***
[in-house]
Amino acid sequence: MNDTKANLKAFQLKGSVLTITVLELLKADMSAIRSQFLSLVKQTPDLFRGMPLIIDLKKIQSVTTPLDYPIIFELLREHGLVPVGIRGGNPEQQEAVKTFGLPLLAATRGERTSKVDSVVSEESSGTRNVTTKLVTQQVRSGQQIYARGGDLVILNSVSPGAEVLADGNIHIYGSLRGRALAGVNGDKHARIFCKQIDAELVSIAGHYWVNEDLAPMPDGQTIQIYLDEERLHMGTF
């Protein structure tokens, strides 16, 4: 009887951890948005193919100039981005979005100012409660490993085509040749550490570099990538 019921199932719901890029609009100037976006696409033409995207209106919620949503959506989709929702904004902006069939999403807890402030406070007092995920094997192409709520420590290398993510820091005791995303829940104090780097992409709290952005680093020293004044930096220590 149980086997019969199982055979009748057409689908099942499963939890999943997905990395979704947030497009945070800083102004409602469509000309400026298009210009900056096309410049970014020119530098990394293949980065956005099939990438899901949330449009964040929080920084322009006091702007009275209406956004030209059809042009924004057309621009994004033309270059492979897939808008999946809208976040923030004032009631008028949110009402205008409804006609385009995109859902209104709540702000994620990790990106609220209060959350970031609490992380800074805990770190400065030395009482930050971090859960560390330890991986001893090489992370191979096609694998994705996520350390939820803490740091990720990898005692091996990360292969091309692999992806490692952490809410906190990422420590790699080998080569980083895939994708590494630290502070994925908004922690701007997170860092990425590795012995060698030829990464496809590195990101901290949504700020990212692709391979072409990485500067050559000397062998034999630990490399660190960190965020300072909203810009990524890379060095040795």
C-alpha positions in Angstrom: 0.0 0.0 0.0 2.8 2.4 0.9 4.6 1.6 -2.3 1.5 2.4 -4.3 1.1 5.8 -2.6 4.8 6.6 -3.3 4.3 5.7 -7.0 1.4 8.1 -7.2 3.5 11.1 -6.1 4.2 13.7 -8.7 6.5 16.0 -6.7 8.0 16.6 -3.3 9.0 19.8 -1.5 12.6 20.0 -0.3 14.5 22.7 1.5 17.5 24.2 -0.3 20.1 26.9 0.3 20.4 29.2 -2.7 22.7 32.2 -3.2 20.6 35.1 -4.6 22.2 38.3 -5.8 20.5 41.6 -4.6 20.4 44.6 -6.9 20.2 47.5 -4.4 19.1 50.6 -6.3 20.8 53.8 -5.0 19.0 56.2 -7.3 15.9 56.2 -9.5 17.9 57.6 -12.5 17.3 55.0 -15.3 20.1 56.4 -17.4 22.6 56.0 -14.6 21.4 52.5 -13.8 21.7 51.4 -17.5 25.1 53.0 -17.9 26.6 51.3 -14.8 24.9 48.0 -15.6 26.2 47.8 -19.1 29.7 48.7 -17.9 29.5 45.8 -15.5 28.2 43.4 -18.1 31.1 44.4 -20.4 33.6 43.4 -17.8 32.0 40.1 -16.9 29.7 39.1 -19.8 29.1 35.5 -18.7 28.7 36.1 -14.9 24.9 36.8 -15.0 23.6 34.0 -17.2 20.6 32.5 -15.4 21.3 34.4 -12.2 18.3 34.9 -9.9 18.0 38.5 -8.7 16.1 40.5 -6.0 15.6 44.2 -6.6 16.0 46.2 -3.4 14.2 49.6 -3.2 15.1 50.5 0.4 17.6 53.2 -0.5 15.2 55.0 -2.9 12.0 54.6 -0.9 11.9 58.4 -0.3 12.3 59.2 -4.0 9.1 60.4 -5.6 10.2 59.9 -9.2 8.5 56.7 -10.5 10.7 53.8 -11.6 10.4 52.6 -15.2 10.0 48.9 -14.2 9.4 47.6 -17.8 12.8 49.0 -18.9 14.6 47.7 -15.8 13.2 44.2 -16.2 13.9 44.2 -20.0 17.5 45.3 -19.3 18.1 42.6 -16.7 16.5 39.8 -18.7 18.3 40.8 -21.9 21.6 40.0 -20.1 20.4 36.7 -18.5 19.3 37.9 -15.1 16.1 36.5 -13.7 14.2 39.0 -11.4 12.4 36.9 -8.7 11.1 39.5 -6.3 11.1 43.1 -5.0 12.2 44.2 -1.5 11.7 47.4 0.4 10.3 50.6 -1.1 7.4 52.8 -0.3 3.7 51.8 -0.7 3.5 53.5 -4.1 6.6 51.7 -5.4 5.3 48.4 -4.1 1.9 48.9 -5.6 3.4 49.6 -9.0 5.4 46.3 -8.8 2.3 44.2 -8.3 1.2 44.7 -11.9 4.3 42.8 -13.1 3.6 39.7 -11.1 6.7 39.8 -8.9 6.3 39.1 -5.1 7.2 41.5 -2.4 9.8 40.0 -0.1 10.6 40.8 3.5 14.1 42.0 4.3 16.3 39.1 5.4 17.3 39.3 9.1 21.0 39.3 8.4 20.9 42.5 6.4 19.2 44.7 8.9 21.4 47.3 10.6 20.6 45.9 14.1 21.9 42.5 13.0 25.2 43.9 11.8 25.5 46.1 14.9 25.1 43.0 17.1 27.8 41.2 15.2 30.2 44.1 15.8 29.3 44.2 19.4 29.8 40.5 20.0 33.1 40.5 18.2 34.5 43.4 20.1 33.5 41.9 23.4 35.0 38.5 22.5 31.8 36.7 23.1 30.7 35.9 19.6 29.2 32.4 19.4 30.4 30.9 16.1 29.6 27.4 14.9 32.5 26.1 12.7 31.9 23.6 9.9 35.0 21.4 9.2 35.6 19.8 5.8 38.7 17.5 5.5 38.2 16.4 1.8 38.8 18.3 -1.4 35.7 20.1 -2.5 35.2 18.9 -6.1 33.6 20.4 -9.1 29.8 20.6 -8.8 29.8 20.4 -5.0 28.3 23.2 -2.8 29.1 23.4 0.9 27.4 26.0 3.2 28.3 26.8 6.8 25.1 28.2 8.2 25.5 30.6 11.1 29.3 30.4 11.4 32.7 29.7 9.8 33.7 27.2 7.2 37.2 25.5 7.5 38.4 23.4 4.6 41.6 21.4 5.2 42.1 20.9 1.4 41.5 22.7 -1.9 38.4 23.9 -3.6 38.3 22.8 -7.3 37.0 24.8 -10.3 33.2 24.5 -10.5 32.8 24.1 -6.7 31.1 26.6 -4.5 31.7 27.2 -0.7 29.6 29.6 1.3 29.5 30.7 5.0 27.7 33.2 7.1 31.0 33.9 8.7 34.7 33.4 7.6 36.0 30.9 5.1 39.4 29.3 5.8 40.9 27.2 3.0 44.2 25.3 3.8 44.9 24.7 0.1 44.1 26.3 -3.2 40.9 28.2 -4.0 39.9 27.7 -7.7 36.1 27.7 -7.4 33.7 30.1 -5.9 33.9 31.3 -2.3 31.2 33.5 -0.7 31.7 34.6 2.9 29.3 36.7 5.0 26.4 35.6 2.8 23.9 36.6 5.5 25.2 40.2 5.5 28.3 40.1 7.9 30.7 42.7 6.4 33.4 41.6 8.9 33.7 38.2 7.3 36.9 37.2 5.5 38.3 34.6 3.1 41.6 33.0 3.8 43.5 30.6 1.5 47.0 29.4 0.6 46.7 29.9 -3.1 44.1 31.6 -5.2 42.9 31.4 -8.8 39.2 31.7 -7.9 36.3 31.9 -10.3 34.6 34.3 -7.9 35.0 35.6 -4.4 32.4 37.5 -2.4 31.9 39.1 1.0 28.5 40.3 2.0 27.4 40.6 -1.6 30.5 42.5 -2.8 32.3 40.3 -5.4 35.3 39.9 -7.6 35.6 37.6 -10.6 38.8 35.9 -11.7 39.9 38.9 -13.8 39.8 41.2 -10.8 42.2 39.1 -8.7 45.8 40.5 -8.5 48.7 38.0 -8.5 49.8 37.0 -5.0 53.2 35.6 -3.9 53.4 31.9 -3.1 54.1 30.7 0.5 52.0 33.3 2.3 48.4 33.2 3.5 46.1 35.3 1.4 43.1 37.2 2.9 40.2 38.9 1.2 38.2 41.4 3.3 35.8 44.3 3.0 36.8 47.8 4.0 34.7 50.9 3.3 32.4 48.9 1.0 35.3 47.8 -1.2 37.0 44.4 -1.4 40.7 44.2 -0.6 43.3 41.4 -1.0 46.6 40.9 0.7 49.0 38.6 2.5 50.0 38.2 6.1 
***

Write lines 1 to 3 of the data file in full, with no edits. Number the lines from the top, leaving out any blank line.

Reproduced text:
[in-house]
Amino acid sequence: MNDTKANLKAFQLKGSVLTITVLELLKADMSAIRSQFLSLVKQTPDLFRGMPLIIDLKKIQSVTTPLDYPIIFELLREHGLVPVGIRGGNPEQQEAVKTFGLPLLAATRGERTSKVDSVVSEESSGTRNVTTKLVTQQVRSGQQIYARGGDLVILNSVSPGAEVLADGNIHIYGSLRGRALAGVNGDKHARIFCKQIDAELVSIAGHYWVNEDLAPMPDGQTIQIYLDEERLHMGTF
């Protein structure tokens, strides 16, 4: 009887951890948005193919100039981005979005100012409660490993085509040749550490570099990538 019921199932719901890029609009100037976006696409033409995207209106919620949503959506989709929702904004902006069939999403807890402030406070007092995920094997192409709520420590290398993510820091005791995303829940104090780097992409709290952005680093020293004044930096220590 149980086997019969199982055979009748057409689908099942499963939890999943997905990395979704947030497009945070800083102004409602469509000309400026298009210009900056096309410049970014020119530098990394293949980065956005099939990438899901949330449009964040929080920084322009006091702007009275209406956004030209059809042009924004057309621009994004033309270059492979897939808008999946809208976040923030004032009631008028949110009402205008409804006609385009995109859902209104709540702000994620990790990106609220209060959350970031609490992380800074805990770190400065030395009482930050971090859960560390330890991986001893090489992370191979096609694998994705996520350390939820803490740091990720990898005692091996990360292969091309692999992806490692952490809410906190990422420590790699080998080569980083895939994708590494630290502070994925908004922690701007997170860092990425590795012995060698030829990464496809590195990101901290949504700020990212692709391979072409990485500067050559000397062998034999630990490399660190960190965020300072909203810009990524890379060095040795």